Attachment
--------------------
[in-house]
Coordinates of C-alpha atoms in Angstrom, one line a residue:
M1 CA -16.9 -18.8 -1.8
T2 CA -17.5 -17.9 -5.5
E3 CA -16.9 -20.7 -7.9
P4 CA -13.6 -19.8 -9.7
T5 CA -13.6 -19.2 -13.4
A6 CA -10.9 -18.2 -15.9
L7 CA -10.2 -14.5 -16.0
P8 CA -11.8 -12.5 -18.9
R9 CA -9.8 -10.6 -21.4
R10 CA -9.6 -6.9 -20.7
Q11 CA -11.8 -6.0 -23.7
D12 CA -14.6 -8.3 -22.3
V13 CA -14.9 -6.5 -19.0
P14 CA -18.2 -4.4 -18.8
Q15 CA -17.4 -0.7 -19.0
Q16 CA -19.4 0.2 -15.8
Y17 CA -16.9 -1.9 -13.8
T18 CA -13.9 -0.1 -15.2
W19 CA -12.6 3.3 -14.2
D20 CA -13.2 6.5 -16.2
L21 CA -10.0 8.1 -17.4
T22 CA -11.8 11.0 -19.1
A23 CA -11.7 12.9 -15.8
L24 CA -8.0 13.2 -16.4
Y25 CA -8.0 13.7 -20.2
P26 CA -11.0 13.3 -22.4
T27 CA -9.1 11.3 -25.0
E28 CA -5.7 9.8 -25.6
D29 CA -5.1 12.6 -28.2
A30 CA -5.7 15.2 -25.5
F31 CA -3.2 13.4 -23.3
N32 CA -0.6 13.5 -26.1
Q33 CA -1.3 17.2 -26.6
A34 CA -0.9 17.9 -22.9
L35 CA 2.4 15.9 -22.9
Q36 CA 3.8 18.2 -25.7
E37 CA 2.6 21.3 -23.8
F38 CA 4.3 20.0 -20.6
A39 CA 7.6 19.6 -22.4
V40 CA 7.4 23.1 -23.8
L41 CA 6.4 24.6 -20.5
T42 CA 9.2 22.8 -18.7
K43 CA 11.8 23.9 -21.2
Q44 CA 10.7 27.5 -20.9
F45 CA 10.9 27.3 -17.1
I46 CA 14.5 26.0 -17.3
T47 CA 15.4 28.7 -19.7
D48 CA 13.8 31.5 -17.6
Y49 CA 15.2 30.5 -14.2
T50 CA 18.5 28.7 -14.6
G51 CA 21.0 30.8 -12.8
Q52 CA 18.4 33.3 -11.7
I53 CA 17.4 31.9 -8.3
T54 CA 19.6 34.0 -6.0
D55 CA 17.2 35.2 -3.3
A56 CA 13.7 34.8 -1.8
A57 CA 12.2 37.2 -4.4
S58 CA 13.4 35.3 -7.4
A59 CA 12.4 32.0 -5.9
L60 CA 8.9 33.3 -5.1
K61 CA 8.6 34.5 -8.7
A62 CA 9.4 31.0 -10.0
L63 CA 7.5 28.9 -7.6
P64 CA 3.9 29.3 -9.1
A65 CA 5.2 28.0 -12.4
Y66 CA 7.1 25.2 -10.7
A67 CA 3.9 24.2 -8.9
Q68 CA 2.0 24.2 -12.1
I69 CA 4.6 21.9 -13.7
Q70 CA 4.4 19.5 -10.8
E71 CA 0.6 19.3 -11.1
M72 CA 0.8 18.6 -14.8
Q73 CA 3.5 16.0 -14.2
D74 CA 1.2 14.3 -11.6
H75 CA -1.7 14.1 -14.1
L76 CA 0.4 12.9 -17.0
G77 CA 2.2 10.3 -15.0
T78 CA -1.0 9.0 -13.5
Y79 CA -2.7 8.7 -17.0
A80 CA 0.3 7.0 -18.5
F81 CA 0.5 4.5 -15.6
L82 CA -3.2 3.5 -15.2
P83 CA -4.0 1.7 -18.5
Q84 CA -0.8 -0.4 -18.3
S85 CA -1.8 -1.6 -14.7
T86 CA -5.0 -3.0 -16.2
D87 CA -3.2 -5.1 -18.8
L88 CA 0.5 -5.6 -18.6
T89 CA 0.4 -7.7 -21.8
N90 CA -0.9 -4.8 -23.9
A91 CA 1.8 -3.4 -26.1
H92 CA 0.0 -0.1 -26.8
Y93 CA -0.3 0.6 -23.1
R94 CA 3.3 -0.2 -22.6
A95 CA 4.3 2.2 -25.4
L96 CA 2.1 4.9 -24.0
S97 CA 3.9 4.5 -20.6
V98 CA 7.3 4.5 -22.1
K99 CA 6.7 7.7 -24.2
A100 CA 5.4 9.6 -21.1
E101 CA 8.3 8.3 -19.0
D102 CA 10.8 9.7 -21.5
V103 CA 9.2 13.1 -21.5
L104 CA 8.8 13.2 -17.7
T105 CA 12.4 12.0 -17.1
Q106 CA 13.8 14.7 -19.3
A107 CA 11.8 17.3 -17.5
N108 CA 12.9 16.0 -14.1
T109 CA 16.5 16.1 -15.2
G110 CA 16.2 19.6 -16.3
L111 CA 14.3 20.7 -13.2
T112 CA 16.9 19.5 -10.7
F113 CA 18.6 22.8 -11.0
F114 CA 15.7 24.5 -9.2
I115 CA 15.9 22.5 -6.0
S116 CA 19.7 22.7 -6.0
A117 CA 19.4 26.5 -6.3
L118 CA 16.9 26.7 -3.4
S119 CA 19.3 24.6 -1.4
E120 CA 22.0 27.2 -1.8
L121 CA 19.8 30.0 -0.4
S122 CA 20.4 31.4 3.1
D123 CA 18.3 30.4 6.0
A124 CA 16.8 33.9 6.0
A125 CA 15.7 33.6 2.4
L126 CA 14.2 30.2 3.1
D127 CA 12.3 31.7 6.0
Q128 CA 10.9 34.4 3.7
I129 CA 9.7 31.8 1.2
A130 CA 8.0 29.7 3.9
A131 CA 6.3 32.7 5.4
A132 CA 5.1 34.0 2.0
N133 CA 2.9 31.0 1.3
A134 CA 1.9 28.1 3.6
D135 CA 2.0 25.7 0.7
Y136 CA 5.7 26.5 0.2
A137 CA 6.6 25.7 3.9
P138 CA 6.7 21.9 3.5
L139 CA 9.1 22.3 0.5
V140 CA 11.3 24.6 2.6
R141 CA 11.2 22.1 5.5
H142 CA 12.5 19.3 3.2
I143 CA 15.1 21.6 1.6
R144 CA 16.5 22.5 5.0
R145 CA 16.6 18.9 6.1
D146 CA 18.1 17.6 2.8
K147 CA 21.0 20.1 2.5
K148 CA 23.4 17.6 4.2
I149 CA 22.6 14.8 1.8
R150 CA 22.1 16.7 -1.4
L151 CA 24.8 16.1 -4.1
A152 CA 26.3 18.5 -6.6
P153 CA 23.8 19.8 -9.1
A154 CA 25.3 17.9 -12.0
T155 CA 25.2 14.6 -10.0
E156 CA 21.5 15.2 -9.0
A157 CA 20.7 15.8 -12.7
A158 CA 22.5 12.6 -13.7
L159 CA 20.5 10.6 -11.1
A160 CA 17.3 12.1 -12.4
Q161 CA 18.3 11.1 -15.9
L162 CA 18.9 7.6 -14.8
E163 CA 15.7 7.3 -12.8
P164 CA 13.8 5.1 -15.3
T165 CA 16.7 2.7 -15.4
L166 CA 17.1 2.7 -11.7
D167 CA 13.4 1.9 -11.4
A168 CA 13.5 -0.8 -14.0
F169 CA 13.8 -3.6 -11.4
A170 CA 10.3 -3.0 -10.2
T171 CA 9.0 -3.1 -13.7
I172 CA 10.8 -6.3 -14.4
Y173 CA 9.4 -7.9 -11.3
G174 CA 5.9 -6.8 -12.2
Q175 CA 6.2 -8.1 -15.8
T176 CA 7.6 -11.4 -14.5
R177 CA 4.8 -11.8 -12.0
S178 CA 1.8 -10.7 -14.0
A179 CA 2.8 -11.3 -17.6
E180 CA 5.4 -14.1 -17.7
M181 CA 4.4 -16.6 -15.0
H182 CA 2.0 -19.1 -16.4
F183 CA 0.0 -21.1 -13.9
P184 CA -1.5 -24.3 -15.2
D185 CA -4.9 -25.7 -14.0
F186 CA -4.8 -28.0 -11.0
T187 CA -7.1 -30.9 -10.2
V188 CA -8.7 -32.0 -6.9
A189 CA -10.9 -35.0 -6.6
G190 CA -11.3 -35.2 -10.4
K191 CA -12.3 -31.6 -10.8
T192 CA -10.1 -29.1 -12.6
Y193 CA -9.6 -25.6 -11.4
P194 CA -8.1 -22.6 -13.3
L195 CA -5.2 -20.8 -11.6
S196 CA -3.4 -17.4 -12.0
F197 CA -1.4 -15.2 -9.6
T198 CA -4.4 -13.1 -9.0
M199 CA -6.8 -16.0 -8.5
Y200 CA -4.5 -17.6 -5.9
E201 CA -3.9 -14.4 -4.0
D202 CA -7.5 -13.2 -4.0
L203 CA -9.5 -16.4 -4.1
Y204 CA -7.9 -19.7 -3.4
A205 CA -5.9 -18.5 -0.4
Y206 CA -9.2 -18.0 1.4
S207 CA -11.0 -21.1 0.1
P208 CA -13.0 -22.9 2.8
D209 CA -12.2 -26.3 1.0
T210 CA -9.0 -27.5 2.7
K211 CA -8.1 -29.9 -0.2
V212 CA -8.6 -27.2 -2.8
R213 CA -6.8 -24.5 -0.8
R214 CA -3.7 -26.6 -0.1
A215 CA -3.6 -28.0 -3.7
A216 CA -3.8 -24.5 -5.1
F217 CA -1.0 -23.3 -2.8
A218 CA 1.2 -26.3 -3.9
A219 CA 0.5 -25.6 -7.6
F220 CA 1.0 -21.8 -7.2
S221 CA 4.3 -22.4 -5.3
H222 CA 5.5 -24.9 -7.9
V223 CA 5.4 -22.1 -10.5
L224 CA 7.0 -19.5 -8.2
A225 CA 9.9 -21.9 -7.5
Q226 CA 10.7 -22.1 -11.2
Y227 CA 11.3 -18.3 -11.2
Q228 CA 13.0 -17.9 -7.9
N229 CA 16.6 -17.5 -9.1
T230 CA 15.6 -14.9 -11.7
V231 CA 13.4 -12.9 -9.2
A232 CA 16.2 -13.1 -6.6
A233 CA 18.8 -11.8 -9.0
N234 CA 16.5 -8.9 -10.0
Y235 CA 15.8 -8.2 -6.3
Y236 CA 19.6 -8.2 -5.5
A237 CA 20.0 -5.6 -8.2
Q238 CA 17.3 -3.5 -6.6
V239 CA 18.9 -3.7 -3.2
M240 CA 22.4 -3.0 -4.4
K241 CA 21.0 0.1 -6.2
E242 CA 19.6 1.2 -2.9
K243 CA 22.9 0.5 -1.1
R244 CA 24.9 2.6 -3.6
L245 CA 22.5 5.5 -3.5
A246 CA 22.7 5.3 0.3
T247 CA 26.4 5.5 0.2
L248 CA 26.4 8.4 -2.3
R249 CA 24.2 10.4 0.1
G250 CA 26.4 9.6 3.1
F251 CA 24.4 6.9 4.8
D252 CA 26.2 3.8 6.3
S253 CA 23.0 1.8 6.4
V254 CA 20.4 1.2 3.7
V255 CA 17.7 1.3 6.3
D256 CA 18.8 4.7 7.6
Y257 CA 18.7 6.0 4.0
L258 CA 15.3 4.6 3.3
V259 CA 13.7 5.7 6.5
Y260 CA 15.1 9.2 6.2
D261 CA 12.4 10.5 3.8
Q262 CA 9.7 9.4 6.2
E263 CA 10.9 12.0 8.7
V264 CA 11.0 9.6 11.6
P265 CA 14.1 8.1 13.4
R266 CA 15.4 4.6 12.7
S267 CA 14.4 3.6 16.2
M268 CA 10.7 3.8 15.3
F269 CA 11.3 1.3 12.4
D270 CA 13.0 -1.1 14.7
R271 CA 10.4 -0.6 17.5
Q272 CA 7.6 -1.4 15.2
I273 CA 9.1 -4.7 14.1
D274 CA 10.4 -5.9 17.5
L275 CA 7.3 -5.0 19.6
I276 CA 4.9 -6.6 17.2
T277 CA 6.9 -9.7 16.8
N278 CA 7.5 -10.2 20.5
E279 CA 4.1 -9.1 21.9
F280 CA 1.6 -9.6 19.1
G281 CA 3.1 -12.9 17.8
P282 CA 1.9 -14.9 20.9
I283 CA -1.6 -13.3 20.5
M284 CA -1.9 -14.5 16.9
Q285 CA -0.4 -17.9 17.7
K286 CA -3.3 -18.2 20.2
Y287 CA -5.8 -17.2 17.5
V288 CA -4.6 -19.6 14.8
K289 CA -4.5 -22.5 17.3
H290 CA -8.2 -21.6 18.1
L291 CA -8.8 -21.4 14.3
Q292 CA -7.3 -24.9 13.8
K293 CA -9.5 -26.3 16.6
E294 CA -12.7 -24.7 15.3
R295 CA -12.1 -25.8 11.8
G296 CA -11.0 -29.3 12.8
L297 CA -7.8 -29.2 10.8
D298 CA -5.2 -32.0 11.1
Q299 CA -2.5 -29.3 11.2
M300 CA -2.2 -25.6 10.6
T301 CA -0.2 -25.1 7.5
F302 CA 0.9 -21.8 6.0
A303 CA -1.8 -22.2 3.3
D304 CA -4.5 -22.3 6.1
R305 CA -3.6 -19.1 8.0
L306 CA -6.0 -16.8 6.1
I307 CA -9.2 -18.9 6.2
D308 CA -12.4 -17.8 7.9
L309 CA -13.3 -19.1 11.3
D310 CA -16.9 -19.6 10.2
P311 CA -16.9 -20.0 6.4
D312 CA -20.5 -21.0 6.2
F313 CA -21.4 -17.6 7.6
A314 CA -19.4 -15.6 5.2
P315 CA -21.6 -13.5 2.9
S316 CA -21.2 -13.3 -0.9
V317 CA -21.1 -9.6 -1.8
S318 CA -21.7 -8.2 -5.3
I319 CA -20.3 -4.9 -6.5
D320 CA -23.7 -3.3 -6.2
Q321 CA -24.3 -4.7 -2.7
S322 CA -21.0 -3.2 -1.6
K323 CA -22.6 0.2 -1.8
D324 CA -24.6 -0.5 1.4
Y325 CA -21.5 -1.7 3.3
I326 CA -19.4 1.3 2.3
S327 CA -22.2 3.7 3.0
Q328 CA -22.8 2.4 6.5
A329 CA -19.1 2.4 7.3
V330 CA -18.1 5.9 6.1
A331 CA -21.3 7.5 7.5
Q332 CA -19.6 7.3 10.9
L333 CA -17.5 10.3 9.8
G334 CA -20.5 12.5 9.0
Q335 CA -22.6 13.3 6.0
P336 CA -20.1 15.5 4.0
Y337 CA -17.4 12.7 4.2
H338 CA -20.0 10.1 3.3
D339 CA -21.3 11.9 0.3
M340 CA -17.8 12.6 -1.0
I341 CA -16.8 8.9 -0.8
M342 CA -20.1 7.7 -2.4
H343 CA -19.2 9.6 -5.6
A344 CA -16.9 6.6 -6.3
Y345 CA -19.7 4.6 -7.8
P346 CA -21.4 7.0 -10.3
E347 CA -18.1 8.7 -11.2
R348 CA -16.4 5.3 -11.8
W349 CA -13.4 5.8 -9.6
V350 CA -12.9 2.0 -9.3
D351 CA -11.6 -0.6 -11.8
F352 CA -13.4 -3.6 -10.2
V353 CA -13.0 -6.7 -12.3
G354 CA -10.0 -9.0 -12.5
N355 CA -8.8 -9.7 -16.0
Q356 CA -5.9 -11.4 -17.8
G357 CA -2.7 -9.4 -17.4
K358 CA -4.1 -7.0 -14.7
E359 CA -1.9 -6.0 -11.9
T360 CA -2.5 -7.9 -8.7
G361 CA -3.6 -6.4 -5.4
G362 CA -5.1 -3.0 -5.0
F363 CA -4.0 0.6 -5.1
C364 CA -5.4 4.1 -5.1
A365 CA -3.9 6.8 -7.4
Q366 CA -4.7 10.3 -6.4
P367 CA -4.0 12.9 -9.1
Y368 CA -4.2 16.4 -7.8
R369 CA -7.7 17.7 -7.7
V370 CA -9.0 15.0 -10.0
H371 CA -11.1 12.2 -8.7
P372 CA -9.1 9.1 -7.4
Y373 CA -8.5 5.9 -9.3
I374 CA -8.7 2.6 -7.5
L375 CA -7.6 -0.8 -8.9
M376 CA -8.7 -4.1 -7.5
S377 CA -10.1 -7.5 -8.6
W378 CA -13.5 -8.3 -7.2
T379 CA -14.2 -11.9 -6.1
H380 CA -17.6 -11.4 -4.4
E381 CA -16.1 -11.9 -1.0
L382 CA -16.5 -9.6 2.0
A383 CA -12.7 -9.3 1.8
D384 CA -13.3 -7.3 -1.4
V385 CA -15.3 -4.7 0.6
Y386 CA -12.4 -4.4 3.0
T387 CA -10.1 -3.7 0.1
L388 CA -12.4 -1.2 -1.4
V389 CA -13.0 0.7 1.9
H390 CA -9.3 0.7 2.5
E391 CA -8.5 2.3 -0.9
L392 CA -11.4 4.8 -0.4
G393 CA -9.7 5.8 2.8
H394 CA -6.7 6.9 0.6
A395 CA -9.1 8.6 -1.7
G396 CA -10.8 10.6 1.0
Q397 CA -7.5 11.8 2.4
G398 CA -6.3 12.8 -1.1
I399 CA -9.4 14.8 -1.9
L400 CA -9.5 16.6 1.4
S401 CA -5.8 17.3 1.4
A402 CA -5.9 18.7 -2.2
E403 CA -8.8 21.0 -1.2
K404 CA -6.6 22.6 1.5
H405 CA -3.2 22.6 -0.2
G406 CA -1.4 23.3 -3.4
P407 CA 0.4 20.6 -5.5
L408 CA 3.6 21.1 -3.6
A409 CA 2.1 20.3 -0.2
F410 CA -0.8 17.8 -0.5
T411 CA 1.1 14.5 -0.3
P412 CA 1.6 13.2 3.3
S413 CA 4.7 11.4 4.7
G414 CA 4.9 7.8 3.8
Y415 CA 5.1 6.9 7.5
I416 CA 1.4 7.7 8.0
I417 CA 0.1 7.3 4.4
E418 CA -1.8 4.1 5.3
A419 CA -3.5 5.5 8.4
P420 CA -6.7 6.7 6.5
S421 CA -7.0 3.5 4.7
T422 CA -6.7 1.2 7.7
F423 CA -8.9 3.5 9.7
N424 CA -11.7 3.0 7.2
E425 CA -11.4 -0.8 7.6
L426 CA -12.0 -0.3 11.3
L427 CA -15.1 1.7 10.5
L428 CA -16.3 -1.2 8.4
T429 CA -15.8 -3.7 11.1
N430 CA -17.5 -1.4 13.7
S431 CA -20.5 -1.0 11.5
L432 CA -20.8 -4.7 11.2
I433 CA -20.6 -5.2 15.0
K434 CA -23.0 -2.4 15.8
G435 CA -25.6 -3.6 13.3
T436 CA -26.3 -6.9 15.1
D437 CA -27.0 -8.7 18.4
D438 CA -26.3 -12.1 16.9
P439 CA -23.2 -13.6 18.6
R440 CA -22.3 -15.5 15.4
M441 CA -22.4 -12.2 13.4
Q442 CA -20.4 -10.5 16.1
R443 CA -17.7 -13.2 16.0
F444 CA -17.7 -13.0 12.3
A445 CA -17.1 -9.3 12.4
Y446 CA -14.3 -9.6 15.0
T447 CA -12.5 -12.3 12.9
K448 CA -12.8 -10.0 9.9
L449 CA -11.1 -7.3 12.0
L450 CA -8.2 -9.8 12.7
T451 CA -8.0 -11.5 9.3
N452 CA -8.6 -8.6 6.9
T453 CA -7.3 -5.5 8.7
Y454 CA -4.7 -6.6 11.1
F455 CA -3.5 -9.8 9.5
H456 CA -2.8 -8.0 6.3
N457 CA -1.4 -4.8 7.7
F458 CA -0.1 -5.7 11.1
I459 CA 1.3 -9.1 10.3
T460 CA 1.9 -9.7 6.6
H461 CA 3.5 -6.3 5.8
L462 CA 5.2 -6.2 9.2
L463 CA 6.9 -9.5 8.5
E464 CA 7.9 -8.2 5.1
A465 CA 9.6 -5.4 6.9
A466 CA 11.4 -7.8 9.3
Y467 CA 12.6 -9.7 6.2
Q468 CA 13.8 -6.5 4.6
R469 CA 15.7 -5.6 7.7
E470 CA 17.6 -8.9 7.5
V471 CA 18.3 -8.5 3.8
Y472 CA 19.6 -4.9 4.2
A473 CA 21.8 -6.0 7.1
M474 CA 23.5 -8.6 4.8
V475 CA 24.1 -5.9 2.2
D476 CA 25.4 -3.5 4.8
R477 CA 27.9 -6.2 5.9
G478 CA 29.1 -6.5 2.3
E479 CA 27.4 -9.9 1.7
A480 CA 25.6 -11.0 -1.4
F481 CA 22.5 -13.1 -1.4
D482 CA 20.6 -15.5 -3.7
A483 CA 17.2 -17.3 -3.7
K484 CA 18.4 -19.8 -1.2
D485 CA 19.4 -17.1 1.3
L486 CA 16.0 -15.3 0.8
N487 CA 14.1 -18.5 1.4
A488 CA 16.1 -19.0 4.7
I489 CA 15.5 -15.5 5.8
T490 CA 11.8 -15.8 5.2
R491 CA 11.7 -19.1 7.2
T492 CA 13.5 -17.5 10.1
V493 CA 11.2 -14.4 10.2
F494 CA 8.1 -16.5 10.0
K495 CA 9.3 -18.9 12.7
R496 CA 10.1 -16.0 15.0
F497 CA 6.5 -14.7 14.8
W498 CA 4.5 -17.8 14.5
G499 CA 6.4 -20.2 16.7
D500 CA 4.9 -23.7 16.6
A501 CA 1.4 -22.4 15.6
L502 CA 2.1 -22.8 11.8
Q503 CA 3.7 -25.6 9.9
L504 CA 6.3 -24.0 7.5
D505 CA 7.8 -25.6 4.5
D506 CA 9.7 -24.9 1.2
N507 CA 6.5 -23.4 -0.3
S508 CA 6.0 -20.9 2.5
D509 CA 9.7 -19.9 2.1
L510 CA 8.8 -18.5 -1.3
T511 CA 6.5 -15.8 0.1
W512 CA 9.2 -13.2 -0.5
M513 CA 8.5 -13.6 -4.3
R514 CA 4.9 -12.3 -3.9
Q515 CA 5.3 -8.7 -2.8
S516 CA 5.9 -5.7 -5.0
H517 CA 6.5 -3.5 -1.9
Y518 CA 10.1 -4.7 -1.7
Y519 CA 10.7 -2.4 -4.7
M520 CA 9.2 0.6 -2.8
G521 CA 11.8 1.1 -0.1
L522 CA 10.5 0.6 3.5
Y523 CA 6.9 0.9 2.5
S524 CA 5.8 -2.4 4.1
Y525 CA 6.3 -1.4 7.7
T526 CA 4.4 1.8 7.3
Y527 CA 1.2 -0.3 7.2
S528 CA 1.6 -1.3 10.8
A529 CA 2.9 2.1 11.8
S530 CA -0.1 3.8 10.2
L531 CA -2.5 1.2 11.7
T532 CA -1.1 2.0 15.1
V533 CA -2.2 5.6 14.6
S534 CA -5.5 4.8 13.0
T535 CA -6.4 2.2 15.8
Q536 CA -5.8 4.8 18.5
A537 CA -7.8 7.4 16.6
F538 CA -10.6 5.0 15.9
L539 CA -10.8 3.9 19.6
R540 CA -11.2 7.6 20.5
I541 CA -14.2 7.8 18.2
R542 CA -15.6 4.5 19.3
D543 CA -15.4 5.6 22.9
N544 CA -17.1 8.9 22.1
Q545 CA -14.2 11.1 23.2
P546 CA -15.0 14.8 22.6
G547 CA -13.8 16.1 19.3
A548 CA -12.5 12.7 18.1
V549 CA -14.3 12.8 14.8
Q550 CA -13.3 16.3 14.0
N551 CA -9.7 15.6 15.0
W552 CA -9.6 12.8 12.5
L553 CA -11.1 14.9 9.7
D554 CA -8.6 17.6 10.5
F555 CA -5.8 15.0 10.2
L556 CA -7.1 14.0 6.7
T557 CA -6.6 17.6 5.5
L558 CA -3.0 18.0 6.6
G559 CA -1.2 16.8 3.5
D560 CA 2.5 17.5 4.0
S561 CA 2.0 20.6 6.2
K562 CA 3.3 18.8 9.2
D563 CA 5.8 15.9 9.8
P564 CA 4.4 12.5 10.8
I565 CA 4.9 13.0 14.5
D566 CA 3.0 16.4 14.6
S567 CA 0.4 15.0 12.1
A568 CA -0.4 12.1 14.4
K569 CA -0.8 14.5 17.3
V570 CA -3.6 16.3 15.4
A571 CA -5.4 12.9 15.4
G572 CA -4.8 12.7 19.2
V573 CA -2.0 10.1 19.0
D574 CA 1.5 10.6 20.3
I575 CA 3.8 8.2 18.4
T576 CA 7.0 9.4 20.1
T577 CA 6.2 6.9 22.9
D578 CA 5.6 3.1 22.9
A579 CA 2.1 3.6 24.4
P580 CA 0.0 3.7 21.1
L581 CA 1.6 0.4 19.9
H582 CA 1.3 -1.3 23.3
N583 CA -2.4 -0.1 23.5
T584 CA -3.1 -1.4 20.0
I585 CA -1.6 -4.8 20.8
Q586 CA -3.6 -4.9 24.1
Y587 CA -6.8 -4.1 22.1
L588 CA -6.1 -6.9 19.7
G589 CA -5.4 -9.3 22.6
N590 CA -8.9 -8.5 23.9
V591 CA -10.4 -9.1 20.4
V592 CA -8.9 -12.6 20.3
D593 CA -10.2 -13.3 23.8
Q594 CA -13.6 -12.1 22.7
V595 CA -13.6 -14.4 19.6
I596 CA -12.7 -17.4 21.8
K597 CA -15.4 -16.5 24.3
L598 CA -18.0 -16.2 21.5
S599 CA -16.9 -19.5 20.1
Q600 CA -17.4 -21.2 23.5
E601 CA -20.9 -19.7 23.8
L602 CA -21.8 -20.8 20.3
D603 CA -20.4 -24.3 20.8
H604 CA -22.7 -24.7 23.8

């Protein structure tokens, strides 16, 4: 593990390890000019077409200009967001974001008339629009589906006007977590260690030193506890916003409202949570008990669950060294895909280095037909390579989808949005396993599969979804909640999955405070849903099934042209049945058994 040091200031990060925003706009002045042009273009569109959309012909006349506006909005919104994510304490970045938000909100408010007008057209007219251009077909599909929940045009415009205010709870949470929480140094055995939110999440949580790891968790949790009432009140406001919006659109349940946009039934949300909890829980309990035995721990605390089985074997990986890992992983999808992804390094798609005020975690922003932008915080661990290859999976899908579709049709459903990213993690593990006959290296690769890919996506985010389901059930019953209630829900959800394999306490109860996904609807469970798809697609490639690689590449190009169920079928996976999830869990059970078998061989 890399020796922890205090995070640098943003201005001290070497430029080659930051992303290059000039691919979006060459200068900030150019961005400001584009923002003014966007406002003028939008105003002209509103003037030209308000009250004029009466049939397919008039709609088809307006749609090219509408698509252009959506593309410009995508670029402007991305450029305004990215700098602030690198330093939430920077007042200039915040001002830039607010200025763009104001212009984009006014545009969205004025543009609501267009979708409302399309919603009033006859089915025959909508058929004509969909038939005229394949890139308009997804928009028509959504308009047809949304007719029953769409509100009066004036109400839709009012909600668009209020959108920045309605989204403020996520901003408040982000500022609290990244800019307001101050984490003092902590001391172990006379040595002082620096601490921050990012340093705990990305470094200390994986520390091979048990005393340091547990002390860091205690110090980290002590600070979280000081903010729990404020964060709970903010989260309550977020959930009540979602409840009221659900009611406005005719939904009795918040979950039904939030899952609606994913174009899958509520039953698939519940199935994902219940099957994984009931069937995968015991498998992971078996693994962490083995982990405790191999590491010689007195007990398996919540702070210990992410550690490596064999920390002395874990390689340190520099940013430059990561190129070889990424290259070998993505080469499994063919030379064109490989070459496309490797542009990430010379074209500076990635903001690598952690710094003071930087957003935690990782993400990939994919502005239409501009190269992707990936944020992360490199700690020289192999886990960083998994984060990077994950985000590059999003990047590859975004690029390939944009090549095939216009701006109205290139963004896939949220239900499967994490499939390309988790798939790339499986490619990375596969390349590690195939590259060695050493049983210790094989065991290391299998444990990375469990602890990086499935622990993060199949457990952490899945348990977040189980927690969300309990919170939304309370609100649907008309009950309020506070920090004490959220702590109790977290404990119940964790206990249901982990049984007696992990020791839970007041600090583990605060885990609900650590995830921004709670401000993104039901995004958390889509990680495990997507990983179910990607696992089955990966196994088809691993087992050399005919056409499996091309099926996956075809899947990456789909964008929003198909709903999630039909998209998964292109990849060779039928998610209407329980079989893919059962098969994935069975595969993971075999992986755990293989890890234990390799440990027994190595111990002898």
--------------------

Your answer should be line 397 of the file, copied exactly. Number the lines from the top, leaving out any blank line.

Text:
A395 CA -9.1 8.6 -1.7